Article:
From independence, freedom and truth


Social justice

Fernando del Pino Calvo Sotelo

May 28, 2024

The artificial controversy generated by the government’s fake overreaction to some words of the president of Argentina has overshadowed his firm defense of freedom and his unabashed criticism of socialism, a breath of fresh air and a real shock for the economic illiteracy of our political class.

One of the debates raised by the Argentinian has revolved around his criticisms of social justice. Some have been outraged, but before criticizing or applauding him, it would be convenient to define what social justice is, and here we run into a serious obstacle. Indeed, although the classical concept of justice was defined by Ulpian (and later by St. Thomas Aquinas) as “giving to each his due,” “social” justice has never been clearly defined, as Hayek criticized. For this reason, we can only analyze it by approximation.

Social justice as egalitarianism

Social justice is closely related to egalitarianism, a very recent ideology. Indeed, today’s society, dominated by propaganda and the adulation of the masses intrinsic to universal suffrage, has forgotten that man’s equality is circumscribed to his inalienable dignity as a human being and to the desirable equality of all before the law. Any equality that transcends these two concepts tends to go against the natural order of things and to be unfair: proof of this is that it must be imposed by force.

Indeed, God did not distribute his talents equally, neither physical attributes, nor health, nor intelligence, nor virtue, and different results proceeding from different talents can only be described as fair. It is fair that the student who devotes many hours to study gets a better grade than one who does not, or that the intelligent student with a greater capacity for concentration needs fewer hours than the one who is less gifted or suffers from scattered attention. It is also fair that the hardworking and frugal adult should obtain better results than the spendthrift drone, or that the one who risks his wealth to set up a business should obtain more economic rewards than the employee, the manager or the civil servant who values job security and a shorter working hours.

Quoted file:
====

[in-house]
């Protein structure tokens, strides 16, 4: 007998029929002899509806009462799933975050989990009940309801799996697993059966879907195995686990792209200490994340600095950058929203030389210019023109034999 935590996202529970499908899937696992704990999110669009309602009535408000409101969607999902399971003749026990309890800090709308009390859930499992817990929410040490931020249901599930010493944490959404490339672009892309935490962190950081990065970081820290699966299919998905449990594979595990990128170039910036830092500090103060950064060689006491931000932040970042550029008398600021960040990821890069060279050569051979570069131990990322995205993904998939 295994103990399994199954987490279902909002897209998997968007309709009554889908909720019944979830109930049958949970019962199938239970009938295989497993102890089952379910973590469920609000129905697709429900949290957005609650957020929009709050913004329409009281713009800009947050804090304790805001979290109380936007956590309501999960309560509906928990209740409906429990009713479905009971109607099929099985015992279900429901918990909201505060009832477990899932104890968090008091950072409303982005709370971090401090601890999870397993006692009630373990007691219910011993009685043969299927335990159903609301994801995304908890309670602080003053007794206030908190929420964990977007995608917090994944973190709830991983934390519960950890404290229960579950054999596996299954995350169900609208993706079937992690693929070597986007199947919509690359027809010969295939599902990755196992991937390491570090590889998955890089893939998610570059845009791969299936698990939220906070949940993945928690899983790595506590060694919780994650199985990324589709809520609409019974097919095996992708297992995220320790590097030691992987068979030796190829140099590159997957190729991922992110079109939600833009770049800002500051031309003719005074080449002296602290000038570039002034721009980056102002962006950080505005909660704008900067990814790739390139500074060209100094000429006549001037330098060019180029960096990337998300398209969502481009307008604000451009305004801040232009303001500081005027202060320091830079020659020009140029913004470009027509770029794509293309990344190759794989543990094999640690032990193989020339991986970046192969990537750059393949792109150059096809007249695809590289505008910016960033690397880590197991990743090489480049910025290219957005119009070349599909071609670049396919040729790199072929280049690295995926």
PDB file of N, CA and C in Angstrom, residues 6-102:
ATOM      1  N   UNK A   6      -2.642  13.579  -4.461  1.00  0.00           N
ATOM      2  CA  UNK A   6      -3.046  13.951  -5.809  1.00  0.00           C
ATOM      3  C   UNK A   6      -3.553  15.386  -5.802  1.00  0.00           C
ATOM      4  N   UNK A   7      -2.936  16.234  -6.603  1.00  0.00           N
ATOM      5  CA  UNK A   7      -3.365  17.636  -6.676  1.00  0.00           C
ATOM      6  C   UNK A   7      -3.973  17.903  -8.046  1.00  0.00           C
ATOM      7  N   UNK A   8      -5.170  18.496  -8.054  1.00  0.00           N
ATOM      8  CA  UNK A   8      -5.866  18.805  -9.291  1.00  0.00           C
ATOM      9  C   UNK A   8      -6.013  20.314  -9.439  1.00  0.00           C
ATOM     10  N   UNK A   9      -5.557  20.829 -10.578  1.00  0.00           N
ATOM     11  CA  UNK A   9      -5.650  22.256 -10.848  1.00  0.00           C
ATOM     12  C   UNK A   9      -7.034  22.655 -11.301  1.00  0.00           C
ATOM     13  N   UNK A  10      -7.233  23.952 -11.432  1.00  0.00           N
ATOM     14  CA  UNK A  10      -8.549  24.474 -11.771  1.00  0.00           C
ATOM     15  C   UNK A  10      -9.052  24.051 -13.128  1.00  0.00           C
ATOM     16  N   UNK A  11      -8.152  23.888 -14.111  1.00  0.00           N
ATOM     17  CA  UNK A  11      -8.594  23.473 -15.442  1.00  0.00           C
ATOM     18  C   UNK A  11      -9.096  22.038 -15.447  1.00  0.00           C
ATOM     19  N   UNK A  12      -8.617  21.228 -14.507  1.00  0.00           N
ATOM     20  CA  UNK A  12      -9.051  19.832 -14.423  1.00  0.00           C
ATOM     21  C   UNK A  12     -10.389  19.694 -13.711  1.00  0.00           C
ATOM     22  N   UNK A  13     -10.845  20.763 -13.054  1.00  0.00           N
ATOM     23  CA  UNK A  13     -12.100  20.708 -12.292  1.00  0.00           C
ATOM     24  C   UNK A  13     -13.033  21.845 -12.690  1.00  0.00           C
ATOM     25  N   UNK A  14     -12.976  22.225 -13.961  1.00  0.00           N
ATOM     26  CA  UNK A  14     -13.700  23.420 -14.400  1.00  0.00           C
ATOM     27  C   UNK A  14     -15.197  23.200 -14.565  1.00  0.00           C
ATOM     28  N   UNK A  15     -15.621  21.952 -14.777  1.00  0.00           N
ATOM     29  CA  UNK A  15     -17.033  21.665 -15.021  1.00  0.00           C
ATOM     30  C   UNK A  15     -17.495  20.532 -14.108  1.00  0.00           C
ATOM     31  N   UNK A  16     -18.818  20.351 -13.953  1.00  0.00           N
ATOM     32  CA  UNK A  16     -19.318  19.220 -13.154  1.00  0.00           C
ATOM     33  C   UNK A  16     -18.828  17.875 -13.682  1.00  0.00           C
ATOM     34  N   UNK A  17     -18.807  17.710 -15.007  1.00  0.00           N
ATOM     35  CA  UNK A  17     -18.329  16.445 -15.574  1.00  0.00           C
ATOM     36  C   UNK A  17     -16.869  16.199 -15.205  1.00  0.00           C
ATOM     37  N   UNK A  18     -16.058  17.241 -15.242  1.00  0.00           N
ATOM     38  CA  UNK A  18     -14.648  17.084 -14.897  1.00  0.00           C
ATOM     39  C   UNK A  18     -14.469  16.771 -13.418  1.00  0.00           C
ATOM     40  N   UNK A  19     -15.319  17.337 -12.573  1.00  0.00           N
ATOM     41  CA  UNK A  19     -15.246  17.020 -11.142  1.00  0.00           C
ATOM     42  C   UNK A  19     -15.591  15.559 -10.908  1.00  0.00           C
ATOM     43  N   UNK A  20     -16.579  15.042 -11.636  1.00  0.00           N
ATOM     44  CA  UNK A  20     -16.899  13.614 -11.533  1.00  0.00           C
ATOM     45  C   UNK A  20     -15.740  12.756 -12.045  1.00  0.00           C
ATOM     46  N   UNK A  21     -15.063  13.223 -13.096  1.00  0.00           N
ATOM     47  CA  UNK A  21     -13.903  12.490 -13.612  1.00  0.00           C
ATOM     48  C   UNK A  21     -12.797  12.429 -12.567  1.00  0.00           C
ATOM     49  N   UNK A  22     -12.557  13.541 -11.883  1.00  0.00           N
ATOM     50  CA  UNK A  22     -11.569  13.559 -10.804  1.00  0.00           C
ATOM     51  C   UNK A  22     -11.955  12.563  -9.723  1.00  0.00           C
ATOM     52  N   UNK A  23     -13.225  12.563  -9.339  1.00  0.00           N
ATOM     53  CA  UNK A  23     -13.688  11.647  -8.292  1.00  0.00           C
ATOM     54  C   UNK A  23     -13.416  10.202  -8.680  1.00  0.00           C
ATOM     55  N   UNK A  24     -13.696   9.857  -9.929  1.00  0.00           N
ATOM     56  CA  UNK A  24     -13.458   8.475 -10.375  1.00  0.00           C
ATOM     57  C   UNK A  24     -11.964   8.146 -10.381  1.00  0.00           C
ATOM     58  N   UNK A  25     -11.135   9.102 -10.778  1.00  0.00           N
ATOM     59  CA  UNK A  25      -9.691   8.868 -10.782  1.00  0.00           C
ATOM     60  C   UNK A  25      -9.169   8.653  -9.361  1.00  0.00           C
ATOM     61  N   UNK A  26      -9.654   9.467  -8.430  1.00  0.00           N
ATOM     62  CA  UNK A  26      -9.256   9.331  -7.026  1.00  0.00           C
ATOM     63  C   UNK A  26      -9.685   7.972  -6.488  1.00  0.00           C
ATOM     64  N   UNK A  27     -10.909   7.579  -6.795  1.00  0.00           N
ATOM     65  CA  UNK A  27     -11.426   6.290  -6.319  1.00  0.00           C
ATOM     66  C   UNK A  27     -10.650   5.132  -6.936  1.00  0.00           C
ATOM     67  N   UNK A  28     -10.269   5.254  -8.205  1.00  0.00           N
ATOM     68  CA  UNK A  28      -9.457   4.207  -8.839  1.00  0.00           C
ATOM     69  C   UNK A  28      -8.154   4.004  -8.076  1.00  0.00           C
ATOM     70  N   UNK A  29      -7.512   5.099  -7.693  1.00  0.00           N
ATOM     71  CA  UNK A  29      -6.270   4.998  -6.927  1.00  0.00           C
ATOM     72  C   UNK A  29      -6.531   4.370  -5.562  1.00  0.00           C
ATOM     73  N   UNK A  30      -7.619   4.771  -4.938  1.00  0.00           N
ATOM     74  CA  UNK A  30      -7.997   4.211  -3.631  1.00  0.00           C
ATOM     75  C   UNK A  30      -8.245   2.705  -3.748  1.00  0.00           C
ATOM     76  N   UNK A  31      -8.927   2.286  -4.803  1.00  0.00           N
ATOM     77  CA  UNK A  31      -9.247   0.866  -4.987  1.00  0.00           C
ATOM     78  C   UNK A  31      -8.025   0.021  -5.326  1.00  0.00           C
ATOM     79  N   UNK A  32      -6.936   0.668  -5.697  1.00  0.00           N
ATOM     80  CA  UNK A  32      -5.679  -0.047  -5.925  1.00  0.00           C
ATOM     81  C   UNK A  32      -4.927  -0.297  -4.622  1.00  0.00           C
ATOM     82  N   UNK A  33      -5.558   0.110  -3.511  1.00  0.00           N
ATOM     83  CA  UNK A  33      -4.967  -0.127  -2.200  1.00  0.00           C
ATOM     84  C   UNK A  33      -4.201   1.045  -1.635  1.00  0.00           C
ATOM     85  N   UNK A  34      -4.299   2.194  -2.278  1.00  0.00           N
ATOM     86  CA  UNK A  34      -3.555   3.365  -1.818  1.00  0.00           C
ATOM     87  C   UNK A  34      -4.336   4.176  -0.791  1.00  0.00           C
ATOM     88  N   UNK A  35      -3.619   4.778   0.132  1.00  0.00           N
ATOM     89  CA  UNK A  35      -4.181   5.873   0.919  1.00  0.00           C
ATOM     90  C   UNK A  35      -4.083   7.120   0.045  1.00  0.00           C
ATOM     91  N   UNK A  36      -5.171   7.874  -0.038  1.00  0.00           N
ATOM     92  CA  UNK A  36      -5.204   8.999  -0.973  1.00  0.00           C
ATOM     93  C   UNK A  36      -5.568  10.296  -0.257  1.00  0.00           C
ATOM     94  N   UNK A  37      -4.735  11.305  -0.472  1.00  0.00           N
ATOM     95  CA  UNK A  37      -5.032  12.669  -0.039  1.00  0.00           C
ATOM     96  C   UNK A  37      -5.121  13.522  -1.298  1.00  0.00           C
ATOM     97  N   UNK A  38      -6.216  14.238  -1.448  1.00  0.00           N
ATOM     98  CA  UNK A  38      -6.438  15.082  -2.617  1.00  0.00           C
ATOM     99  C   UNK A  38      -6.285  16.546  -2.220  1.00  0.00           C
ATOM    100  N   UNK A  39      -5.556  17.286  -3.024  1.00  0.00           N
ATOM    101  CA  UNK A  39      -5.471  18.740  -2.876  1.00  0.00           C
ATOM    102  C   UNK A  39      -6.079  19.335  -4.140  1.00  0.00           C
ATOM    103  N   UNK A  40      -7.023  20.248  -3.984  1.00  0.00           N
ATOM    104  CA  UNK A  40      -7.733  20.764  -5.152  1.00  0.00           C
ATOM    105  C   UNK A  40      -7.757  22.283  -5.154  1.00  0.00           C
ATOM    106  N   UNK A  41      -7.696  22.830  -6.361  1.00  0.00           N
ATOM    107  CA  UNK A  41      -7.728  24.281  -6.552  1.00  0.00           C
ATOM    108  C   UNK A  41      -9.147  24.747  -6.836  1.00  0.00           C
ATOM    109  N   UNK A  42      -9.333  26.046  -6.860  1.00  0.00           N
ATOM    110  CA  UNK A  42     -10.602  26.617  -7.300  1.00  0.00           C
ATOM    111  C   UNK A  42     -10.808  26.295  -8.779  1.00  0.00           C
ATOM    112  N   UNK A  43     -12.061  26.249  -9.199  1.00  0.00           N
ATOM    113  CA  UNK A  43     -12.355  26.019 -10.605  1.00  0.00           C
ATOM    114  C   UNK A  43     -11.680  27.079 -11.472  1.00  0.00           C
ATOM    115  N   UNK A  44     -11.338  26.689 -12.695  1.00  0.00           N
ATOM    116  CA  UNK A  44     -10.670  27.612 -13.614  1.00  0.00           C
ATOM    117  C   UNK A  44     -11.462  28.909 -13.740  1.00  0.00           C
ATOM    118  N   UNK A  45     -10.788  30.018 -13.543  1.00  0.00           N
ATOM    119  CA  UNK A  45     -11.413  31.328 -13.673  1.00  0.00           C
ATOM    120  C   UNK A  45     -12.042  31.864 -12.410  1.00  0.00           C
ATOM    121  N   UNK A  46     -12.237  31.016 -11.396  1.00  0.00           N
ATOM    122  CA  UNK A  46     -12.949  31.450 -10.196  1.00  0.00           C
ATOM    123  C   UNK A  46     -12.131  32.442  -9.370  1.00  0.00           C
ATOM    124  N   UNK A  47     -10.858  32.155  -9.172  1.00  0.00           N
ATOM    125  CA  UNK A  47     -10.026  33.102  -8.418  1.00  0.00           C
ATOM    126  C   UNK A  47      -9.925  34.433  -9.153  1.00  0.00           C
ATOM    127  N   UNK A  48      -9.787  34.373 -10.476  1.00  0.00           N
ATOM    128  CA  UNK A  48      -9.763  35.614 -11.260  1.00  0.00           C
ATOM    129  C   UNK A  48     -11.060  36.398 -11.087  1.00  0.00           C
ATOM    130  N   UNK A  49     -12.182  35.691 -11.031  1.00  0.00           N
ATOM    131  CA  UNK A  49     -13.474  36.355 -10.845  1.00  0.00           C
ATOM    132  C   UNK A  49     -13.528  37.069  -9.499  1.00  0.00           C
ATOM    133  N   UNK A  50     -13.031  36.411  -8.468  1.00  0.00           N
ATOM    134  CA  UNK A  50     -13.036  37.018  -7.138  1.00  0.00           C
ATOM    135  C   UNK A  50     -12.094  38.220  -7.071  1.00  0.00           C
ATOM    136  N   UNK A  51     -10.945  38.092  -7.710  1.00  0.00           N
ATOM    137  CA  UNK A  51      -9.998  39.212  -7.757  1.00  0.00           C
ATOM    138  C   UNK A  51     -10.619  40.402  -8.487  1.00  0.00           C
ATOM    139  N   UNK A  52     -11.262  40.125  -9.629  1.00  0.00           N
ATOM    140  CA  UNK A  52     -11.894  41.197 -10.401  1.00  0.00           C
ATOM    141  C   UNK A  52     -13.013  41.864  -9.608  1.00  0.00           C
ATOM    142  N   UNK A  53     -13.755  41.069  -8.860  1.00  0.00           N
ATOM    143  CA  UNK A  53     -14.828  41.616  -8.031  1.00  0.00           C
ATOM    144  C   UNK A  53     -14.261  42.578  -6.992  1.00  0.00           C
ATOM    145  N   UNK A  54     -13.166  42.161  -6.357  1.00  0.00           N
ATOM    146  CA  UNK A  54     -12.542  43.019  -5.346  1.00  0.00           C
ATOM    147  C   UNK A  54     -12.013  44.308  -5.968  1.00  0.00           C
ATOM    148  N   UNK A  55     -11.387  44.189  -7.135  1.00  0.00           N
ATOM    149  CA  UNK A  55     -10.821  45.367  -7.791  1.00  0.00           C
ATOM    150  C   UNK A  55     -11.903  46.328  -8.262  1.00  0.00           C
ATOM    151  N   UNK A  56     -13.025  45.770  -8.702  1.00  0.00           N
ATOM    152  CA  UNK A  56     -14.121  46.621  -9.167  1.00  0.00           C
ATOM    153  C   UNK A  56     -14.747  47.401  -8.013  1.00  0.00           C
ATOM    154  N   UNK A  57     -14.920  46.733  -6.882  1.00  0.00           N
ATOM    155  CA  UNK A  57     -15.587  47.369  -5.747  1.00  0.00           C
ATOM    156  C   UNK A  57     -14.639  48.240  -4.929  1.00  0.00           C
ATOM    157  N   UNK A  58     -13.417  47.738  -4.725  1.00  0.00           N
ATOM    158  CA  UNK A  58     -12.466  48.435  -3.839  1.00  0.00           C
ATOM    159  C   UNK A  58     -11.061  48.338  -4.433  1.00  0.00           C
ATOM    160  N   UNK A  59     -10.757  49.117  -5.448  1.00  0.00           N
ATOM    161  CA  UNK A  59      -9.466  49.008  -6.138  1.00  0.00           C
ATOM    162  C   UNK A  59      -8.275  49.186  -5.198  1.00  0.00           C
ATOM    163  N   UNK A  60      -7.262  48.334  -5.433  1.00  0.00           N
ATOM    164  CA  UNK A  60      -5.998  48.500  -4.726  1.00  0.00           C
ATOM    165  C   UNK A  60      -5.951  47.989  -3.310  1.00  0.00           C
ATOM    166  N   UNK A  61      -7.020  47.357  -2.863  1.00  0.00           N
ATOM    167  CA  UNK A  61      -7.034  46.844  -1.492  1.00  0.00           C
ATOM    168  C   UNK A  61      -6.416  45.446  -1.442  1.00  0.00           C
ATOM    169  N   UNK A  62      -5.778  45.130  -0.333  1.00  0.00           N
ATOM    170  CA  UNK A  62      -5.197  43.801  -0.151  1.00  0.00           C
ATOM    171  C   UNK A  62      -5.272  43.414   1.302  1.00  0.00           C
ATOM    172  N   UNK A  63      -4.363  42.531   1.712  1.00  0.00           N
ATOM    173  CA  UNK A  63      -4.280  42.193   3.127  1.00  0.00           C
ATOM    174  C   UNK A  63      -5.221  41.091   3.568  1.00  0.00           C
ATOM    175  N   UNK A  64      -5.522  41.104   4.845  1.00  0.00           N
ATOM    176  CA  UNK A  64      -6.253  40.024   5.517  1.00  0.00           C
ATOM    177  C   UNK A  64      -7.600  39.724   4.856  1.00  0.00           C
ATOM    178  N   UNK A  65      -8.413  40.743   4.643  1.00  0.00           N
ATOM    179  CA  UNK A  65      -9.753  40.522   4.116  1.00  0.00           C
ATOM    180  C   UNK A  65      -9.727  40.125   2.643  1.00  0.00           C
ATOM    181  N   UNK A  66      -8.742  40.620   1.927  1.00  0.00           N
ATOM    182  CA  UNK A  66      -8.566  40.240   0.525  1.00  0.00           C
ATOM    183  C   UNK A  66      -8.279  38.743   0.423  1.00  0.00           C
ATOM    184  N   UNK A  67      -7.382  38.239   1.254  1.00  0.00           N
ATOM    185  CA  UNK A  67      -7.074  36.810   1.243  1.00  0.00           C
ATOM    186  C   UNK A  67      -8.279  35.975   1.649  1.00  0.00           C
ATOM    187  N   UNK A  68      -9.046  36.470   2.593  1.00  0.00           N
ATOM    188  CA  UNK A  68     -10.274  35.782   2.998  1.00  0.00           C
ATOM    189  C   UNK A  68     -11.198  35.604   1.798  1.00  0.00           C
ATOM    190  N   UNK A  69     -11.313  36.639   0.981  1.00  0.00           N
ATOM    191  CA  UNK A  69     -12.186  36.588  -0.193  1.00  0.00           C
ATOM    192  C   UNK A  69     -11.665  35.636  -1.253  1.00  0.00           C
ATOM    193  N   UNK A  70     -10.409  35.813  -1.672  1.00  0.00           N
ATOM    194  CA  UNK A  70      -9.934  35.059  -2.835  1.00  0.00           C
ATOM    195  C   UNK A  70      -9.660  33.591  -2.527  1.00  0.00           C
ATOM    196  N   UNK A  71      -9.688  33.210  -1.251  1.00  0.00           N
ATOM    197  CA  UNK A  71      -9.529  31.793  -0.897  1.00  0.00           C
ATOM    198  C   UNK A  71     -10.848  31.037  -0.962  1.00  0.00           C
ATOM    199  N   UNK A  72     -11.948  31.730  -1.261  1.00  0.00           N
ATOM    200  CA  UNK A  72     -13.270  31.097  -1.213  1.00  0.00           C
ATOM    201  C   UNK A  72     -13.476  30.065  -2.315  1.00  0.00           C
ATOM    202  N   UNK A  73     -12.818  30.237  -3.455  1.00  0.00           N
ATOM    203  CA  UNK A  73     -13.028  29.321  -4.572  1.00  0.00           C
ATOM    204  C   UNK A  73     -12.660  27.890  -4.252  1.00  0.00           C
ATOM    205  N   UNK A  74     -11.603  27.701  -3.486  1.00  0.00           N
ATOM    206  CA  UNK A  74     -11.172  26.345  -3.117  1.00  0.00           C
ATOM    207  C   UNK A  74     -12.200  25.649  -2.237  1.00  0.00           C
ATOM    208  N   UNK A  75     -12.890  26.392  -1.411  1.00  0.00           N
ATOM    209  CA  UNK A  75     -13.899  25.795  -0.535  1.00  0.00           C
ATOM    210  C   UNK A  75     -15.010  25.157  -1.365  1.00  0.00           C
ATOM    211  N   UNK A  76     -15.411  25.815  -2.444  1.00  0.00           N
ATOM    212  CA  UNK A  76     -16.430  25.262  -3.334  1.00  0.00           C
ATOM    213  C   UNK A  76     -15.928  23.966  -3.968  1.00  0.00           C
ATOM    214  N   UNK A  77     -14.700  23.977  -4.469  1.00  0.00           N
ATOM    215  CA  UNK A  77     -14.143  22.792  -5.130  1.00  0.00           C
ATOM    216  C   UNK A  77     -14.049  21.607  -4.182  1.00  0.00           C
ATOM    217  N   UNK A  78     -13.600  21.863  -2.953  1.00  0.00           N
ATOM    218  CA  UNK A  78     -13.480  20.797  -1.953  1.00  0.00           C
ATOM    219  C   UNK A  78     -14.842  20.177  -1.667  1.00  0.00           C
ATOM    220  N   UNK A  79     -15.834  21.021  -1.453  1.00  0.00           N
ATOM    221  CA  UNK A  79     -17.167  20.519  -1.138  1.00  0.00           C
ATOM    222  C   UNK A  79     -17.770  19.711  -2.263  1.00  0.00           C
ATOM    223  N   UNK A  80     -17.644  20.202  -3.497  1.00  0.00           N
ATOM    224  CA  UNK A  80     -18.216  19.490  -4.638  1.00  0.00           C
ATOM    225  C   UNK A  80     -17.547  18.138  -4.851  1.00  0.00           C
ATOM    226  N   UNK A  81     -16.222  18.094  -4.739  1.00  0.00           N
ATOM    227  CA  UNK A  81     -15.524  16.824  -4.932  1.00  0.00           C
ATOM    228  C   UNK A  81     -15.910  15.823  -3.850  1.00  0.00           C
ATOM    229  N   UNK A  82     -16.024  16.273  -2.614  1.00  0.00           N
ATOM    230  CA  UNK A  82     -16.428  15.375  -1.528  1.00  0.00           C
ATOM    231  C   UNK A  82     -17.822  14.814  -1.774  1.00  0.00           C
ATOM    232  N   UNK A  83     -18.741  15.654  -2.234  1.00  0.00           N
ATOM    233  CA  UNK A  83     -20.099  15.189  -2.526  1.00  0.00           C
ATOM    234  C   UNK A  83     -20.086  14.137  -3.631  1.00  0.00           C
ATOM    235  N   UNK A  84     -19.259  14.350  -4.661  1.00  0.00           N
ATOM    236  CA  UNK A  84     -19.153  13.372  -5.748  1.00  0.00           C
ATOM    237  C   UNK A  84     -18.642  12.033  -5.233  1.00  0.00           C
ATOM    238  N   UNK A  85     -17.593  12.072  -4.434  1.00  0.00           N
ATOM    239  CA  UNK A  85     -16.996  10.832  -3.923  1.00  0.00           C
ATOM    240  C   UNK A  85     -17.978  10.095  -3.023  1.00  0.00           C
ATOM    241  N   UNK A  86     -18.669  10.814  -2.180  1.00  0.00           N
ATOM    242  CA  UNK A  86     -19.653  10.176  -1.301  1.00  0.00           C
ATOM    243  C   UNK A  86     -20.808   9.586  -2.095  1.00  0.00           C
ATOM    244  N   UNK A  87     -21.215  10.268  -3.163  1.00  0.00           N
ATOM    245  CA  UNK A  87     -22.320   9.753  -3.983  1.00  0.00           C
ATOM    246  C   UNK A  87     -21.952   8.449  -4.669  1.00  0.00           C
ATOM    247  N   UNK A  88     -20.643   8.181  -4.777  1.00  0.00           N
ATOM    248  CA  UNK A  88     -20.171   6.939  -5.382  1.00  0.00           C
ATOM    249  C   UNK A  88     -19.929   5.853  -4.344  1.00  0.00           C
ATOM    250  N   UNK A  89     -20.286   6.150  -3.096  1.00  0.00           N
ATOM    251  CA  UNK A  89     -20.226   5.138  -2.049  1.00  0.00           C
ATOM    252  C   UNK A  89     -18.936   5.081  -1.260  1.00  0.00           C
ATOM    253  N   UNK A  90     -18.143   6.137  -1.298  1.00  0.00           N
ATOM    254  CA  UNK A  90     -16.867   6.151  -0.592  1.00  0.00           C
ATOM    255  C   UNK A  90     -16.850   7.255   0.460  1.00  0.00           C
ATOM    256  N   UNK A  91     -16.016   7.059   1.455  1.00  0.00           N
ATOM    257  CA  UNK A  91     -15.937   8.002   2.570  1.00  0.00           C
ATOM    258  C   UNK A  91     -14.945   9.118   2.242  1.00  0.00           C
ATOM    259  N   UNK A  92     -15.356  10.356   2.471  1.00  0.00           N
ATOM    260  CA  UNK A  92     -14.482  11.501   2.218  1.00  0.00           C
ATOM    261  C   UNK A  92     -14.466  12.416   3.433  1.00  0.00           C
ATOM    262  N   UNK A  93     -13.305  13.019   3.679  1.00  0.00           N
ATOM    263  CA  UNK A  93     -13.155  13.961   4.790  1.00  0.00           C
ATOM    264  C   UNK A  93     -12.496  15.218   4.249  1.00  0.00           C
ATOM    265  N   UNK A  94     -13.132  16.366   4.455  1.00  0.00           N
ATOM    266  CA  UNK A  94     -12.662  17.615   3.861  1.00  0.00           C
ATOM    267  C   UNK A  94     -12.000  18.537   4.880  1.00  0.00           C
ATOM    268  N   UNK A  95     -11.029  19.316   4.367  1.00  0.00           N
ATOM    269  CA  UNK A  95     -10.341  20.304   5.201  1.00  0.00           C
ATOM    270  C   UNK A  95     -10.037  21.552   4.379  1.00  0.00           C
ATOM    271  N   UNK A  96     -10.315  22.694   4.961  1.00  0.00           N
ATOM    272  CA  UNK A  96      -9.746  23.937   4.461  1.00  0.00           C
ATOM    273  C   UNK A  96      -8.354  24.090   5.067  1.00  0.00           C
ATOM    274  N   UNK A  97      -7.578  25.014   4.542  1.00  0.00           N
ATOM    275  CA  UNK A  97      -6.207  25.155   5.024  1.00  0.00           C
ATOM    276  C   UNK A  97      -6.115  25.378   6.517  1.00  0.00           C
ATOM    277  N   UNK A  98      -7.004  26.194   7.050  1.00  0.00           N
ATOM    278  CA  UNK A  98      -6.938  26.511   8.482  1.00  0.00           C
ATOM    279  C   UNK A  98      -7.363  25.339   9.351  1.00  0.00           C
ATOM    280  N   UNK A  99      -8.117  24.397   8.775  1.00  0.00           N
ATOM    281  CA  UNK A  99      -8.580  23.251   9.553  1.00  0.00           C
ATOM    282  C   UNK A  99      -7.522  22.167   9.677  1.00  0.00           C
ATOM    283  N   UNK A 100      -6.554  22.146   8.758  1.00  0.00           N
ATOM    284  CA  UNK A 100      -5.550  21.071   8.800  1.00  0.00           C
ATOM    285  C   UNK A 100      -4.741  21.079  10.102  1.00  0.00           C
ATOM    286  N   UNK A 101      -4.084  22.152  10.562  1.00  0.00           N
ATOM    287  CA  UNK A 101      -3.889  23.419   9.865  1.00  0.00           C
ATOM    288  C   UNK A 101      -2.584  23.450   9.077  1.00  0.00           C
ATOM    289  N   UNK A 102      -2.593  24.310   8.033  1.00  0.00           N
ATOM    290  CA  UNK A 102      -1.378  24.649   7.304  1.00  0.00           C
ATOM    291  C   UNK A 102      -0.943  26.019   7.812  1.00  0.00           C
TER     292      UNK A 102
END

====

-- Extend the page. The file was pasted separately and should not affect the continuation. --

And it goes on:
It is also fair that Real Madrid has won 14 (or 15) European Cups and Novak Djokovic 24 Grand Slams, but in sport, mysteriously, no one questions the fairness of the list of winners or proposes redistributing trophies to less gifted teams or players, although the distribution of trophies is as asymmetrical as that of wealth (Pareto’s law).

Being a sign of the times to have to explain the obvious, I reiterate that differences in physical, intellectual, or moral capacities, and the different circumstances of each one, belong to the natural order of things. But, in addition, such differences are enriching, for they encourage people “to magnanimity, benevolence and communication”[1], that is, to service to others.

Naturally, on certain occasions the difference in results stems from a priori conditions that run counter to justice, as we shall see below, which we must try to correct.

Social justice as redistribution of wealth

The most tangible expression of egalitarianism is the correction of economic inequality through the redistribution of wealth, an idea that is equated with social justice and even with distributive justice. Here we run into several difficulties. First, labeling economic inequality as unfair is far from self-evident[2]. Second, redistributing wealth means the coercive redistribution of wealth by the State, which implies an infringement of freedom and private property using violence, i.e., what was once called plain robbery.